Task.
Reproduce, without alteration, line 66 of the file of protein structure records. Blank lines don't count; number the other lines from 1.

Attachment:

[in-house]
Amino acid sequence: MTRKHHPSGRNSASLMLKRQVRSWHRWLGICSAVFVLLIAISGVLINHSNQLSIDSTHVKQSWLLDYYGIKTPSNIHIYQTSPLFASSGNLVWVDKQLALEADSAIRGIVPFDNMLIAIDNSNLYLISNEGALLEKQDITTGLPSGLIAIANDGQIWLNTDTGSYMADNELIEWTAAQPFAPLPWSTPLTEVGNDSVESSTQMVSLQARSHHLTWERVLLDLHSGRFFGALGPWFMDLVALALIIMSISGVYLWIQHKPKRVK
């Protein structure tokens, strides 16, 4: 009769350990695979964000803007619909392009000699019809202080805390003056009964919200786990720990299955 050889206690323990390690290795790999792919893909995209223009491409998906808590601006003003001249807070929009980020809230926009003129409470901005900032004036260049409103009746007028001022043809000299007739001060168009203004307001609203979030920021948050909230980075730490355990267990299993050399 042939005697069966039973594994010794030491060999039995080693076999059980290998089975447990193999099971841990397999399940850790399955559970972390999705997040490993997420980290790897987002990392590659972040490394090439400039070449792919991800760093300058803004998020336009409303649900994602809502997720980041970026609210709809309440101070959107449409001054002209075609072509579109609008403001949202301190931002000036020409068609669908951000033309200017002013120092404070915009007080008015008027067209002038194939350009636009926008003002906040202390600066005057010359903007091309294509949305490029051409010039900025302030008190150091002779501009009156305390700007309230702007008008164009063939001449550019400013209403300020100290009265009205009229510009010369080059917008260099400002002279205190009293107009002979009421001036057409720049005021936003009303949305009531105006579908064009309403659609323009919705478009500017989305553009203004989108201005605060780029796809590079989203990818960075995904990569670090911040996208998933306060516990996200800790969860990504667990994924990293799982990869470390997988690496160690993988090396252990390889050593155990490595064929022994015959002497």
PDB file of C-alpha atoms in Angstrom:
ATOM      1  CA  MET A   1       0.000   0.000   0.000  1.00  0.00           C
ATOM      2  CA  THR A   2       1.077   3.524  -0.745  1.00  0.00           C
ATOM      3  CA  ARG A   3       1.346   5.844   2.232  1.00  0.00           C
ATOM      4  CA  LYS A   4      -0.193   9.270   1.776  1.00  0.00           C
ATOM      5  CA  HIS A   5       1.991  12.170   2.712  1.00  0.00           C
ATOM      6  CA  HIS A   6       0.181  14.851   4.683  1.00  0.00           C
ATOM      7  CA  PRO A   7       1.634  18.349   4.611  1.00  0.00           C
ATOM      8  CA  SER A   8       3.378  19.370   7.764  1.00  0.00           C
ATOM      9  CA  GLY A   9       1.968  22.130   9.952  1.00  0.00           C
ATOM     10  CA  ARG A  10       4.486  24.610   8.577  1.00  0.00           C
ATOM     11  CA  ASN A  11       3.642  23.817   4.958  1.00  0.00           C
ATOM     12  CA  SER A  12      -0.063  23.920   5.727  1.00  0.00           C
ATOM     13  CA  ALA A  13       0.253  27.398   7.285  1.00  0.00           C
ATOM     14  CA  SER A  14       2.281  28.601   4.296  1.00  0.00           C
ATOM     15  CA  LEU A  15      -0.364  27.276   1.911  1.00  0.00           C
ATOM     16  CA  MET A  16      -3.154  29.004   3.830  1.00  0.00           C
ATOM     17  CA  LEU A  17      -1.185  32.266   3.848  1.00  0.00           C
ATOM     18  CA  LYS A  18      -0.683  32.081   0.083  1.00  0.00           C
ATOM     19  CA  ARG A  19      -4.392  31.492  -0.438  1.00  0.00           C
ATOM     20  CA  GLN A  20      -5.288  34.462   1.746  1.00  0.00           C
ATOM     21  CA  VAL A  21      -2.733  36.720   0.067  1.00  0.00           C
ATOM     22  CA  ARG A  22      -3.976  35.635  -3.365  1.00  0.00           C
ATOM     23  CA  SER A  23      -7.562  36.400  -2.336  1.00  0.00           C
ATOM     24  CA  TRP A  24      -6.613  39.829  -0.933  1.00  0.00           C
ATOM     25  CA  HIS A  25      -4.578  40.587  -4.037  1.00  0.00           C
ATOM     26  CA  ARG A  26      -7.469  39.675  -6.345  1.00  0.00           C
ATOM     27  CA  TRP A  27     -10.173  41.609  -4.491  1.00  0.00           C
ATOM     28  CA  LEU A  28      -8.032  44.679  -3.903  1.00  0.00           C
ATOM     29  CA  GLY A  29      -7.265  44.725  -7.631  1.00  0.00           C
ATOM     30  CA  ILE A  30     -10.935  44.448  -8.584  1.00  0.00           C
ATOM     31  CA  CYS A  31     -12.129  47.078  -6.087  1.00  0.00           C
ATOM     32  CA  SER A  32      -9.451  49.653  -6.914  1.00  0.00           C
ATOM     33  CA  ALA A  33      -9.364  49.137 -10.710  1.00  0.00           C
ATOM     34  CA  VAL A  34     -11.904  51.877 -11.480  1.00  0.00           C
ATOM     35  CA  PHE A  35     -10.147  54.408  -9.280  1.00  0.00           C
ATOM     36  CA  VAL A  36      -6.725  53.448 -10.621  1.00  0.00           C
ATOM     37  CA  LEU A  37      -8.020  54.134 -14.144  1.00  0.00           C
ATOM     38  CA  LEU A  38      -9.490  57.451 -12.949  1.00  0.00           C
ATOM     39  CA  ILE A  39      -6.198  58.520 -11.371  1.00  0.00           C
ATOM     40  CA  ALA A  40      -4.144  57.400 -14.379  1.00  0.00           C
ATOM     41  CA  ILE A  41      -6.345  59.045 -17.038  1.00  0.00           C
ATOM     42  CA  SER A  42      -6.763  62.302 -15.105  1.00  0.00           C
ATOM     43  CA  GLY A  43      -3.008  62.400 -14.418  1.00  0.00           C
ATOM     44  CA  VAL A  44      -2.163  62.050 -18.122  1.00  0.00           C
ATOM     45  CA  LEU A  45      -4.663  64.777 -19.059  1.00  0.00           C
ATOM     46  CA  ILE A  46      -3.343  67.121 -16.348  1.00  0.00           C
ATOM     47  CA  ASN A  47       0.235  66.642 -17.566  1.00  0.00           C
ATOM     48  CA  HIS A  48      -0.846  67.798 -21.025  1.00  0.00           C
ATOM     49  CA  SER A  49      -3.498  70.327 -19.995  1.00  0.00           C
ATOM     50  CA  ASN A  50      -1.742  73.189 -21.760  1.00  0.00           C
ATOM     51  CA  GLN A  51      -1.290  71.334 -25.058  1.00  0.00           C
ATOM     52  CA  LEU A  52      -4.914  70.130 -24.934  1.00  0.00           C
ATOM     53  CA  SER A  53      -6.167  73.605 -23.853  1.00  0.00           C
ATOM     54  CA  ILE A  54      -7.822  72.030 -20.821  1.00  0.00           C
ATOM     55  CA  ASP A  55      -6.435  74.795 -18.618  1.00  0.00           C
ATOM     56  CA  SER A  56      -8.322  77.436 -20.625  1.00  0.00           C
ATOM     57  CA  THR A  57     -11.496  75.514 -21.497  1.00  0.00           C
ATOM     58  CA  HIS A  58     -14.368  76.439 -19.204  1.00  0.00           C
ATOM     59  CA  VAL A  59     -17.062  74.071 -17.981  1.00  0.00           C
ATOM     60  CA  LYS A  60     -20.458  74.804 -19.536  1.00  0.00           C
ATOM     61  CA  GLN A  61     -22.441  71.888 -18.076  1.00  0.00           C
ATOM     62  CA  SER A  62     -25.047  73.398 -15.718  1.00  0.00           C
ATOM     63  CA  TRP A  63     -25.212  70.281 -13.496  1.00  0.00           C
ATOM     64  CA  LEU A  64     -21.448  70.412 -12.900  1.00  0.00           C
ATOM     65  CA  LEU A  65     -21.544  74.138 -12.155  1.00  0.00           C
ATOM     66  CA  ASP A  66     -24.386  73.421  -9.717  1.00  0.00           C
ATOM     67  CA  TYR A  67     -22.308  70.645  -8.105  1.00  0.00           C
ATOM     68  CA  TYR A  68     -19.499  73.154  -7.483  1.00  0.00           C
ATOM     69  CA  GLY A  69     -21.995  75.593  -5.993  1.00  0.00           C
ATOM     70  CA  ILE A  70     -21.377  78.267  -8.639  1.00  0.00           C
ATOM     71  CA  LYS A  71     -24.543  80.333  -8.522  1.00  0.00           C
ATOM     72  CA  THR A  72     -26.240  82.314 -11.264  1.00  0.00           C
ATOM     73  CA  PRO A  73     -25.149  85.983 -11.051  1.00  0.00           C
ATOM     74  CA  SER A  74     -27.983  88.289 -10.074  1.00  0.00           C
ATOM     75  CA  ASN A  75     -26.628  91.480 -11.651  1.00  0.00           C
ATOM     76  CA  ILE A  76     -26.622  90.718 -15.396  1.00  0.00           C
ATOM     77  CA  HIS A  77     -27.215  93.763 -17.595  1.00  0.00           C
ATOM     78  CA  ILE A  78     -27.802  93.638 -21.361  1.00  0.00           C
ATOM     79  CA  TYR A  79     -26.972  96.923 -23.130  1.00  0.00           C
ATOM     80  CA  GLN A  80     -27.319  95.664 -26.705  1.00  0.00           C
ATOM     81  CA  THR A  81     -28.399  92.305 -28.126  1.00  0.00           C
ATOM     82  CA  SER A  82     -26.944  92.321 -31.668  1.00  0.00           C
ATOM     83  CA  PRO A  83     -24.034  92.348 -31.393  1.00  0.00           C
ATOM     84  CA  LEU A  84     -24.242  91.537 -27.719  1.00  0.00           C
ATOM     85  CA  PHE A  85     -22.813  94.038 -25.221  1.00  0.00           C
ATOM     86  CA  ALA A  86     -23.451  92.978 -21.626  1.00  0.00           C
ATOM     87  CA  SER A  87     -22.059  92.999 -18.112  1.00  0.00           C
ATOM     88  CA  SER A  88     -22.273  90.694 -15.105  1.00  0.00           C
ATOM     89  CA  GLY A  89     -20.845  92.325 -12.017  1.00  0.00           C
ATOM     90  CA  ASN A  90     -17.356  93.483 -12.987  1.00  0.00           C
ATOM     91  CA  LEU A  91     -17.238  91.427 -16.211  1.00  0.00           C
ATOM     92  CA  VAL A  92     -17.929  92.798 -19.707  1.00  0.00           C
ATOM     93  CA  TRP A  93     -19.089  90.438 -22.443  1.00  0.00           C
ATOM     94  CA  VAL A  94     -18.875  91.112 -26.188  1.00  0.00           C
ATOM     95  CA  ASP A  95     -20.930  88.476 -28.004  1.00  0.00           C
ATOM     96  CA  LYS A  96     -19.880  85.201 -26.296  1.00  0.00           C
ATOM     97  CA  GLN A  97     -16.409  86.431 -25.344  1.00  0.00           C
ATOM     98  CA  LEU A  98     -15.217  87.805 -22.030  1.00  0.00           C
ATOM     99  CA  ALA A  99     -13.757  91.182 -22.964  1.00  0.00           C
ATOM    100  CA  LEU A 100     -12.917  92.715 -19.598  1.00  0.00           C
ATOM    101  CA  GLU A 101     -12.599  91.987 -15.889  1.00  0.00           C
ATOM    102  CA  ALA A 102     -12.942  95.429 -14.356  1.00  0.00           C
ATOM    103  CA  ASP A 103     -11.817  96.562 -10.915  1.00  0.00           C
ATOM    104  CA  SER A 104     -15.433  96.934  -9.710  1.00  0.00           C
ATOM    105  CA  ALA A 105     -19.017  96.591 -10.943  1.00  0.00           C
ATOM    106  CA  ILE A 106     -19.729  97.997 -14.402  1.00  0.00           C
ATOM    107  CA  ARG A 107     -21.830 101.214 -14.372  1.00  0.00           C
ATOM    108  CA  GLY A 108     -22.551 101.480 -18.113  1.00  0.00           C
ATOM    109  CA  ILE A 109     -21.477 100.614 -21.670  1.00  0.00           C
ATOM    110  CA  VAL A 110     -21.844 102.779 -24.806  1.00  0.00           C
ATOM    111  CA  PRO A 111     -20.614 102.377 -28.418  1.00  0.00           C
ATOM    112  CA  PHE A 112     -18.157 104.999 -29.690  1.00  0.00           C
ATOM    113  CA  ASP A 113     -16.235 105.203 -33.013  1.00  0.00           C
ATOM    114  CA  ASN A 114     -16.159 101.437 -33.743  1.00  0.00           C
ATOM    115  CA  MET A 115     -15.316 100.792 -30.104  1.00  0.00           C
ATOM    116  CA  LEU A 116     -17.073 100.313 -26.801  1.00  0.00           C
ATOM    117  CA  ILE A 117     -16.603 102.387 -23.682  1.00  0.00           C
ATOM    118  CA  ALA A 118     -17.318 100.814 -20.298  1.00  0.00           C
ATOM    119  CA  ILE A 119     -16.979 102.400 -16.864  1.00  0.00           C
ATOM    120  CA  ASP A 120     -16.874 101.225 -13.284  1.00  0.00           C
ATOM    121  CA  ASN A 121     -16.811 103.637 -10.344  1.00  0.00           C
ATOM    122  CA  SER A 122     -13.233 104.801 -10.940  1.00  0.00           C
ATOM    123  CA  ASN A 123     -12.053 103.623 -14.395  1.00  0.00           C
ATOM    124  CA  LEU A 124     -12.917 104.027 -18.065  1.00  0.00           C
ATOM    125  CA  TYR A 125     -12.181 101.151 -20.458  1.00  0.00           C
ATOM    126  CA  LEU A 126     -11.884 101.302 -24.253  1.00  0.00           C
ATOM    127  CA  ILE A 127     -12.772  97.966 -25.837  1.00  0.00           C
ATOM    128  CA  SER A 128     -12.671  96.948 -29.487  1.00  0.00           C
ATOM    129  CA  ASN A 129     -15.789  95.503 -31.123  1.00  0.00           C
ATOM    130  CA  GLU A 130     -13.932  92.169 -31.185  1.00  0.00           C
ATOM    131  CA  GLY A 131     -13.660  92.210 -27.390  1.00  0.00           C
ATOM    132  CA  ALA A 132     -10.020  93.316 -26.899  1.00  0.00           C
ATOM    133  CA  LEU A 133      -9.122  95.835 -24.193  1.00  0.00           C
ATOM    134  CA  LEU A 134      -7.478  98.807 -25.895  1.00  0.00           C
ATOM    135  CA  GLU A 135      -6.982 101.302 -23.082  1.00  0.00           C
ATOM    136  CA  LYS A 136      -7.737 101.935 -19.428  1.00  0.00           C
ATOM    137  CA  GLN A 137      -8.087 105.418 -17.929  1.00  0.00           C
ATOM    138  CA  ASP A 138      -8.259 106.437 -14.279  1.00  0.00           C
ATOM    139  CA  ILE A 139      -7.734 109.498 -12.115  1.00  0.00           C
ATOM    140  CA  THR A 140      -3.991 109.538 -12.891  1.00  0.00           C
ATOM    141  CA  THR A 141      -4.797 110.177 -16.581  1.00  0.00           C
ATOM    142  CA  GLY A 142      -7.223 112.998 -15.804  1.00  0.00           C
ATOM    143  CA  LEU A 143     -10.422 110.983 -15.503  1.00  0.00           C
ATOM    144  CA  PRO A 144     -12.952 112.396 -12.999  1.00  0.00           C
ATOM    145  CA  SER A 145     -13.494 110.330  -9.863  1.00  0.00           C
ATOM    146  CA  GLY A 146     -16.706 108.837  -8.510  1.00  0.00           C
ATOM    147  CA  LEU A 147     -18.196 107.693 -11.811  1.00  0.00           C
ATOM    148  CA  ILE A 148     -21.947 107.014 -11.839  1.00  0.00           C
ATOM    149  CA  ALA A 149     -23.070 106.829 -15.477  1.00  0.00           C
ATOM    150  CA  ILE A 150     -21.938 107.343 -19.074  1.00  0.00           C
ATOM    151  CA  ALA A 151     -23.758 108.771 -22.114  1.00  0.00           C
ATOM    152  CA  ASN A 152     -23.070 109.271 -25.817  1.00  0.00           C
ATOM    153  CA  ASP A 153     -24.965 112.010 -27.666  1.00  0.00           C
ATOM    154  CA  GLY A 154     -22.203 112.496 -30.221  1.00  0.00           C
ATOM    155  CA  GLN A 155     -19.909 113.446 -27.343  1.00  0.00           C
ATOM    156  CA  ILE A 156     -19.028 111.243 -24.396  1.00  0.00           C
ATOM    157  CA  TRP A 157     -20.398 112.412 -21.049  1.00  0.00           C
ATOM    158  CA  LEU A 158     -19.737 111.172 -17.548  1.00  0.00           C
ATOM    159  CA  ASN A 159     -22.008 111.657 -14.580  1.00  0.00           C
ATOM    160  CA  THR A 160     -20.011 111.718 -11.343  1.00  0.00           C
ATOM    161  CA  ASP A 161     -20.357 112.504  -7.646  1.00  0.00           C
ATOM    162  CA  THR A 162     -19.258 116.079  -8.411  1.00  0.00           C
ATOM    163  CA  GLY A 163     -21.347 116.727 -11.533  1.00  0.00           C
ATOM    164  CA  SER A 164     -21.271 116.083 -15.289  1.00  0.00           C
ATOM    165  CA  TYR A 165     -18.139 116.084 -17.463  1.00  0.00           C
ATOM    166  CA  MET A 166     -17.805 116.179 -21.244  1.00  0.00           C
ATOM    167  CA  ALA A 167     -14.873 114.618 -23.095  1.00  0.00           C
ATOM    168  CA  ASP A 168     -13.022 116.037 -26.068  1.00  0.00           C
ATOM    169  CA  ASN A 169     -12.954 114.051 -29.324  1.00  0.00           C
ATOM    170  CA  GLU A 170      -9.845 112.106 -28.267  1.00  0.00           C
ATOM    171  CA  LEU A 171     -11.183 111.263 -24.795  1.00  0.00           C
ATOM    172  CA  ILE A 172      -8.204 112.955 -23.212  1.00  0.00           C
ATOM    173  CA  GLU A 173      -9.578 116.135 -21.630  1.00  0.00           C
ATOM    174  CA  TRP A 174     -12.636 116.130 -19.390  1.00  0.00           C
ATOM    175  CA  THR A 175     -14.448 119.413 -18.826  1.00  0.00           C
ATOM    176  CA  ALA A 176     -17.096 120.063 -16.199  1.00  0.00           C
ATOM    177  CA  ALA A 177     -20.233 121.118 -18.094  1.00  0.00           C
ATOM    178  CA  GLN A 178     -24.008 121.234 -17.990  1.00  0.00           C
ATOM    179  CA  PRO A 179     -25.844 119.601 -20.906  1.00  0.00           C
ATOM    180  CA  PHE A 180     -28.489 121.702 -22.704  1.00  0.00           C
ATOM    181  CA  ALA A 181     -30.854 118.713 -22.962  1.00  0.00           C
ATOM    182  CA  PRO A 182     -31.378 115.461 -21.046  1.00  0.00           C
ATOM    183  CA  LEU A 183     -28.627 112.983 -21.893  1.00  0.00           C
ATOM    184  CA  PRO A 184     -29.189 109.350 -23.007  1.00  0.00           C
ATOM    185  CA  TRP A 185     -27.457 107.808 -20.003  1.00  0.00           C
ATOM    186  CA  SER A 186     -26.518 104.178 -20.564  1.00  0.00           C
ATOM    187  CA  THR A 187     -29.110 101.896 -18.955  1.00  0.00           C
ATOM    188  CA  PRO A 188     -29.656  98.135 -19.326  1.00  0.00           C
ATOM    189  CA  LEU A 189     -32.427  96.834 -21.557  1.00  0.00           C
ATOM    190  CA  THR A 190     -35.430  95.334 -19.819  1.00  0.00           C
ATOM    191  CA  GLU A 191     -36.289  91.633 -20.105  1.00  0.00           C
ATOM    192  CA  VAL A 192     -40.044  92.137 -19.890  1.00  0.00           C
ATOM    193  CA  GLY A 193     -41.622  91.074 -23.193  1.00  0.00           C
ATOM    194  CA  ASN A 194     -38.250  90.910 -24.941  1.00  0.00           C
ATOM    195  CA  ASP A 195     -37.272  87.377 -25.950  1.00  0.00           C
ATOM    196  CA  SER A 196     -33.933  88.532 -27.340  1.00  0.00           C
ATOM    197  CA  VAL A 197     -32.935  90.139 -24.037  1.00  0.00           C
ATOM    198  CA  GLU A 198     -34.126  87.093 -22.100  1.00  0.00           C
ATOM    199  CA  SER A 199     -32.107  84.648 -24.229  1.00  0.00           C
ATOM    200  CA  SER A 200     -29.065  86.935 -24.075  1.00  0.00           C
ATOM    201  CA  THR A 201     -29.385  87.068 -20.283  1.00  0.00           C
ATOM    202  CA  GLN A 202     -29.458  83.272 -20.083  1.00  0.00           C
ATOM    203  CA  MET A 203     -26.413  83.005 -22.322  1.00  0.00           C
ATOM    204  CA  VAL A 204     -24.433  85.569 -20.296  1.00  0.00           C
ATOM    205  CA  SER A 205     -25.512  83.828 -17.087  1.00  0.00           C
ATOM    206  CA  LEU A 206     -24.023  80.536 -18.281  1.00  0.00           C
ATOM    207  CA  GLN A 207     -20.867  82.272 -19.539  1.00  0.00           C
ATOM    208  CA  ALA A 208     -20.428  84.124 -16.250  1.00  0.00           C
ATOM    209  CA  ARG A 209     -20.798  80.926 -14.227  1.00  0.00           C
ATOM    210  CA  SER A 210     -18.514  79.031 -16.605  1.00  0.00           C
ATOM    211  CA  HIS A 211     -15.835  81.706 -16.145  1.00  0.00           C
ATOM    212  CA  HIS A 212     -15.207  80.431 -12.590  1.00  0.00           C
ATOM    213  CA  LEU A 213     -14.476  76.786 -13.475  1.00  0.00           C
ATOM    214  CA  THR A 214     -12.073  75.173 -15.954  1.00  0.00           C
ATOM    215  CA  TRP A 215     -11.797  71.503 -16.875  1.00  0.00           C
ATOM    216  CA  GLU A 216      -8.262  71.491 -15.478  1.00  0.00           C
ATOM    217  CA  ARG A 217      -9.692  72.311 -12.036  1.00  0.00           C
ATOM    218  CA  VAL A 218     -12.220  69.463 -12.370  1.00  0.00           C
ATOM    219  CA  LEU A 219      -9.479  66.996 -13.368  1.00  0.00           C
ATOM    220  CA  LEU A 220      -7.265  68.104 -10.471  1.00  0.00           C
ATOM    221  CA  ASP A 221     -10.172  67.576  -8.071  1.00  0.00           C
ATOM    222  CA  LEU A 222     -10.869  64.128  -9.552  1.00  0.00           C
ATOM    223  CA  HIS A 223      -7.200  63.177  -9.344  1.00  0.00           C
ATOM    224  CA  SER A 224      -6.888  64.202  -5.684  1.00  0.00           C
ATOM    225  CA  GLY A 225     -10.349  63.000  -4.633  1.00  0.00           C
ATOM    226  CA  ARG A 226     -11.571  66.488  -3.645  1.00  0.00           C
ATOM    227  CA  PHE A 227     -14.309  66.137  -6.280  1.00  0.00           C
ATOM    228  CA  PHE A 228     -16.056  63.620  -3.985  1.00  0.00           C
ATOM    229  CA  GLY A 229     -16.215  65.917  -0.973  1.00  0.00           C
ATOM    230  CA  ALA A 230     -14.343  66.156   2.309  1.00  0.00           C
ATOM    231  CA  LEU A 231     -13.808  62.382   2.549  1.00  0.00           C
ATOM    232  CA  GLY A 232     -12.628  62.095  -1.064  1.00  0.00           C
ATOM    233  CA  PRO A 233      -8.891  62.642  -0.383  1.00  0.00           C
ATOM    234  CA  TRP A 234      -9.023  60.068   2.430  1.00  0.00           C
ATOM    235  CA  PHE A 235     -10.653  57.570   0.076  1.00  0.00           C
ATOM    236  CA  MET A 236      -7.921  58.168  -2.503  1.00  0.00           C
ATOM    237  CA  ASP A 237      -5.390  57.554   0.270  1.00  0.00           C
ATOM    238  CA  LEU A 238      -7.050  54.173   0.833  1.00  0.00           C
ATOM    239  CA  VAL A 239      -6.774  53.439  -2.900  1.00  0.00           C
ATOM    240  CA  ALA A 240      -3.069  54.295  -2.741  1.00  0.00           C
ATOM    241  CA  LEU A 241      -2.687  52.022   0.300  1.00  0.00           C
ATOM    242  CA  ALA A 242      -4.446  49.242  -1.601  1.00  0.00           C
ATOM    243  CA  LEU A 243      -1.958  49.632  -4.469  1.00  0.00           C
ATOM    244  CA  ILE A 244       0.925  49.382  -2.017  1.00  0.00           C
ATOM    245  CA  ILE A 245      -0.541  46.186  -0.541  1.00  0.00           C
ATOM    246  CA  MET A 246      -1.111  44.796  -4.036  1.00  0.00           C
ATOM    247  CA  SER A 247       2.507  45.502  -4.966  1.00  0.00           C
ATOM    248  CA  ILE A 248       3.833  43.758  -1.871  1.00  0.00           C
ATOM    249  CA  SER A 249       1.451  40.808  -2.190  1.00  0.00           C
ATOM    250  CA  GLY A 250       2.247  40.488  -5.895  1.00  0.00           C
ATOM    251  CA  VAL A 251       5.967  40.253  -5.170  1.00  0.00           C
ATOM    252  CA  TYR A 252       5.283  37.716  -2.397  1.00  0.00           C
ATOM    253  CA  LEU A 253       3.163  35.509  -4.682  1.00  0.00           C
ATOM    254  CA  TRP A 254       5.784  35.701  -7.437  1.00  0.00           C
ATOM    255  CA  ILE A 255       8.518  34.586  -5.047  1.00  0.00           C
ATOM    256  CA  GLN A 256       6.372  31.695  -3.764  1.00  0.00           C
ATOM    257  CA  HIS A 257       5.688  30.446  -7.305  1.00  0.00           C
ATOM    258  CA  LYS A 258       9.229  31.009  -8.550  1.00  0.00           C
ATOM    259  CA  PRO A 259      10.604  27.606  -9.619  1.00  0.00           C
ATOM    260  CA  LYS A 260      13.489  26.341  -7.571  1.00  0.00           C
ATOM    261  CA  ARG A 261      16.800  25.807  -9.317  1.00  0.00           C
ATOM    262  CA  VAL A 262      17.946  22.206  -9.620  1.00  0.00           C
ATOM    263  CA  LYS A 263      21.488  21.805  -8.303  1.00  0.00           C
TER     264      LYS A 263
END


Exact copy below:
ATOM     62  CA  SER A  62     -25.047  73.398 -15.718  1.00  0.00           C